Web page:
Similarly, the unhappiness a husband would experience from watching his wife die in childbirth is a less-frequent occurrence now because of technological and medical advances. The same can be said for the death of a parent, which is now delayed by many years due to the same scientific attainments. Perhaps losing relatives to fire is even more terrifying and grief-generating than losing them to natural causes. Before technology gave us electric lighting, house fires were a constant danger because at first interiors were lit with candles and then by oil or kerosene lamps, which were always fire hazards. History books do not tell us that half of Chicago was burned to a crisp in 1871, with great loss of life, because Mrs. O’Leary’s cow kicked an electric light bulb out of its socket.
Discovery Is Destiny
Hanson is probably aware of such facts, but his perspective drives him to reject production and technology because happiness, he claims, does not consist of “having.” But he should ask himself if any happiness is derived from knowing, or if ignorance is bliss instead. The human species is a curious one, always asking questions, wondering “why,” and speculating about the unknown. Consequently, science developed and made slow progress, and from it grew the technology that Hanson so deplores. Do not scientists, inventors, and philosophers obtain happiness from gaining knowledge and making discoveries? Are not others made happier when they hear that this has occurred, and that mankind’s knowledge and understanding of the universe have been increased? Certainly this is so. We will probably never understand the universe completely, but each step in that direction is a triumph that all can share. It may not make a sad person happy, but mankind does not pursue knowledge to make sad people happy. The pursuit of knowledge is itself a source of satisfaction, if not of happiness, and that is sufficient.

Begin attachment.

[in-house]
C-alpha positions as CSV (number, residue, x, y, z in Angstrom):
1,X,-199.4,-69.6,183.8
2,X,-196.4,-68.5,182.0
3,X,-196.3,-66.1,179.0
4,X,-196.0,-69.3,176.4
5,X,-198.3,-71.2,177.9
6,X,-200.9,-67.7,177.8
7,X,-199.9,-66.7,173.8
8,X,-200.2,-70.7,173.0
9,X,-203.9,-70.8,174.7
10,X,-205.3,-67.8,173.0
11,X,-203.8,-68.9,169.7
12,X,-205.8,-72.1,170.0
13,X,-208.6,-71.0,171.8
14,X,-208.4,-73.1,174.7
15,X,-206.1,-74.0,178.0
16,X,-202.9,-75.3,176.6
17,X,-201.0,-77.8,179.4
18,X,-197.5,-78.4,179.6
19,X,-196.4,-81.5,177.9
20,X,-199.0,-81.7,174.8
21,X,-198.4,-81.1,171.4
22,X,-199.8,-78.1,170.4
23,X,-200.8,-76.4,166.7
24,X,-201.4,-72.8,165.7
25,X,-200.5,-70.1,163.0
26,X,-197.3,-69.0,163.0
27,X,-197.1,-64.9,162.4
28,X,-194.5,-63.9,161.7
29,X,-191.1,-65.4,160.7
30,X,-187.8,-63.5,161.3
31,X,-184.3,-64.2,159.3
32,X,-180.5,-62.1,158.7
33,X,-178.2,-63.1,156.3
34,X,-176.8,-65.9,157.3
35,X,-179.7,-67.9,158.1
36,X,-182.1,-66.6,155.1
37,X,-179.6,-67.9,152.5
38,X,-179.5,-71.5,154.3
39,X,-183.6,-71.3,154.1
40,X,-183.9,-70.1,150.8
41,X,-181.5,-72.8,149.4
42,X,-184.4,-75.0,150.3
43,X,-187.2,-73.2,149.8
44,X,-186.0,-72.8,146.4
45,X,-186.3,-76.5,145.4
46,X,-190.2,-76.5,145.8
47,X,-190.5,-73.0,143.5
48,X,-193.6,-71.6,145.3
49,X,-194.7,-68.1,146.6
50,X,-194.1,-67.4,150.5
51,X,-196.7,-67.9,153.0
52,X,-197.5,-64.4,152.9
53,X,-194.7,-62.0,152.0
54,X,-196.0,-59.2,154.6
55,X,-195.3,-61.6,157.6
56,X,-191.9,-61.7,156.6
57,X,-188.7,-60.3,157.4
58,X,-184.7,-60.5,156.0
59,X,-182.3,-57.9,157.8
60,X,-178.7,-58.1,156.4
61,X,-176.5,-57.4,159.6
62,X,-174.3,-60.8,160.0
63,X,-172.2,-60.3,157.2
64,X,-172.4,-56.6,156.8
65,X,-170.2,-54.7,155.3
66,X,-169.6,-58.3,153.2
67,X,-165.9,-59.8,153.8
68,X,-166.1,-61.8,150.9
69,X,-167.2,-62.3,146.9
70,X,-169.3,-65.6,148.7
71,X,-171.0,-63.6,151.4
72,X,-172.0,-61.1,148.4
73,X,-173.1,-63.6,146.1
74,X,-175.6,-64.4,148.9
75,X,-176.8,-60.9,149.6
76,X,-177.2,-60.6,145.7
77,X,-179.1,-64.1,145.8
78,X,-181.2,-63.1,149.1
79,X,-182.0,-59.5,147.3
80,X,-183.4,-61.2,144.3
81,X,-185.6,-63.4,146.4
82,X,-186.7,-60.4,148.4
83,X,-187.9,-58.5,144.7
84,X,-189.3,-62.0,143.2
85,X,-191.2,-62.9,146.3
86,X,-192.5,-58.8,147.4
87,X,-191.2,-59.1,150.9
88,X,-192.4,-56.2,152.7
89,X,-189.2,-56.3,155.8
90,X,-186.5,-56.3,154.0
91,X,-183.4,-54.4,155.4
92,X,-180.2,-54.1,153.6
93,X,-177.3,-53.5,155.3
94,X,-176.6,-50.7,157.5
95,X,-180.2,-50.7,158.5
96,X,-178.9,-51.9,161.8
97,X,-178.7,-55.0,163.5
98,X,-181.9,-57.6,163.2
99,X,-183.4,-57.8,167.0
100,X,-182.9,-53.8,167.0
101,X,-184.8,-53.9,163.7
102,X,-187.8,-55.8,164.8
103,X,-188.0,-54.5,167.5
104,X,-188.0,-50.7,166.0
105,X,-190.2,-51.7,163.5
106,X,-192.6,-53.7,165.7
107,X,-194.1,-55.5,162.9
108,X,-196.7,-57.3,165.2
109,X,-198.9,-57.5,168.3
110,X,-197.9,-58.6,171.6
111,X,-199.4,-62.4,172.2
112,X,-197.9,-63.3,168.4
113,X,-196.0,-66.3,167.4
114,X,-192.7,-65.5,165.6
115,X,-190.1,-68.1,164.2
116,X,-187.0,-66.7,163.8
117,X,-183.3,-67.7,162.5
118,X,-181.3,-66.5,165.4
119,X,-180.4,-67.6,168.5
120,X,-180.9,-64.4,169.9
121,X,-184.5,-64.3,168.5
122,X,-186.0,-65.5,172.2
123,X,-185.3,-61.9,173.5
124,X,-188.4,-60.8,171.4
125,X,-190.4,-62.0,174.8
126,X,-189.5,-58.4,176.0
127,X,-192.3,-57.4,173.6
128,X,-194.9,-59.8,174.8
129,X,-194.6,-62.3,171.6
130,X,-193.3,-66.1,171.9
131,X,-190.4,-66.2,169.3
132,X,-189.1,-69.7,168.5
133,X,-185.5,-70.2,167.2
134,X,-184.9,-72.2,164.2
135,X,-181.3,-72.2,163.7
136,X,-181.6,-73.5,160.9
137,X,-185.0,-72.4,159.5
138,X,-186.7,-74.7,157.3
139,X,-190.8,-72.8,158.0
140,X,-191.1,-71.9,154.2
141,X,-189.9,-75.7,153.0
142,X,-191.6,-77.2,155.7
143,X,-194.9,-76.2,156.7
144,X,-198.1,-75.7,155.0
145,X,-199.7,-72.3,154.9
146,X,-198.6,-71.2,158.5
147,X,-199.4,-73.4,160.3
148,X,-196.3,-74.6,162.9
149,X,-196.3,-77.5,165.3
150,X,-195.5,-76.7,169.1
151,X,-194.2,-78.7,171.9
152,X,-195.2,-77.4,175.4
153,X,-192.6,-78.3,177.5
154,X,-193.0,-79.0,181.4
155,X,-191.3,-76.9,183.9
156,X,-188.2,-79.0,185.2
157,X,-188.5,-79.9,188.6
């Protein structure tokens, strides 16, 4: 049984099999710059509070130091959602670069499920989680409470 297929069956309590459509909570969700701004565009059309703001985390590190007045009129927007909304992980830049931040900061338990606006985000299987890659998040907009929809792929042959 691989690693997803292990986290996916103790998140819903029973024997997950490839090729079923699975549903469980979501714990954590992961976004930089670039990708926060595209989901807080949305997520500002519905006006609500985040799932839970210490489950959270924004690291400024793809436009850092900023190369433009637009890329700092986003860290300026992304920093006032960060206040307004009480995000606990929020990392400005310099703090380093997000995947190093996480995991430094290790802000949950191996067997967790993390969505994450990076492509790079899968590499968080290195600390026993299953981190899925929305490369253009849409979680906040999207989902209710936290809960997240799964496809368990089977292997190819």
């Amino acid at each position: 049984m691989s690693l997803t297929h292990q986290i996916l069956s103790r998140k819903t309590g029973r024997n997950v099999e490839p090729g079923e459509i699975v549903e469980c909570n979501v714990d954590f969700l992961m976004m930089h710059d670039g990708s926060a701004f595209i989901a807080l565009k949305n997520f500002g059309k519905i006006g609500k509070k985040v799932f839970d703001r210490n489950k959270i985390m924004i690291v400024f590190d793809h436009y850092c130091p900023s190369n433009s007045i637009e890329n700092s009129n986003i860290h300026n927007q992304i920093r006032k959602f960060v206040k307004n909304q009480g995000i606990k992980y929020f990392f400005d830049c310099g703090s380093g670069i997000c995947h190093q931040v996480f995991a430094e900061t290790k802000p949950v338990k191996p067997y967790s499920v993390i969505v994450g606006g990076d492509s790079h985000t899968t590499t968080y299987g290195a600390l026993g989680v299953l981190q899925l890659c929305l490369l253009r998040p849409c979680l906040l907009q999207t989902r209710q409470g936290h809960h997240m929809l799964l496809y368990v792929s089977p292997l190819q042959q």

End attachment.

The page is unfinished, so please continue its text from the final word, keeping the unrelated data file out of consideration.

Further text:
Hanson’s chief error is to ascribe to technology and affluence an exclusive moral responsibility for producing general happiness that they simply do not bear. To draw a parallel, suppose a cultural Philistine had examined the same opinion polls that Hanson had seen, and concluded that even though the world possesses many more books and works of art now than it did fifty or a hundred years ago, people are neither more happy nor more aesthetically advanced now than they were then. So it must have been art and literature that have failed us! Should this inspire us to say that writers, playwrights, and artists should restrict their output?
Hanson should restrict his efforts to cultivating his own happiness, and stop trying to decide—based on mere circumstantial evidence—what makes others happy. As implied by the old adage, “What is one man’s meat is another man’s poison,” this is for each individual to decide.
- Web address: http://www.livelinks.com/sumeria/politics/enviro.html. (Accessed March 6, 1998.)
- I particularly recommend Eco-Sanity by Joseph L. Bast, et al. (Lanham, Md.: Madison Books, 1994); Environmental Overkill: Whatever Happened to Common Sense? by Dixy Lee Ray (New York: Harper Perennial, 1993); Green Delusions by Martin W. Lewis (Durham, N.C.: Duke University Press, 1992); No Turning Back by Wallace Kaufman (New York: Basic Books, 1994); and Science Under Siege by Michael Fumento (New York: William Morrow & Co., Inc., 1993).
- Albert O. Hirschman, Shifting Involvements (Princeton, N.J.: Princeton University Press, 1982), pp. 50–53.
- George Lichtheim, A Short History of Socialism (New York: Praeger Publishers, 1970), p. 327.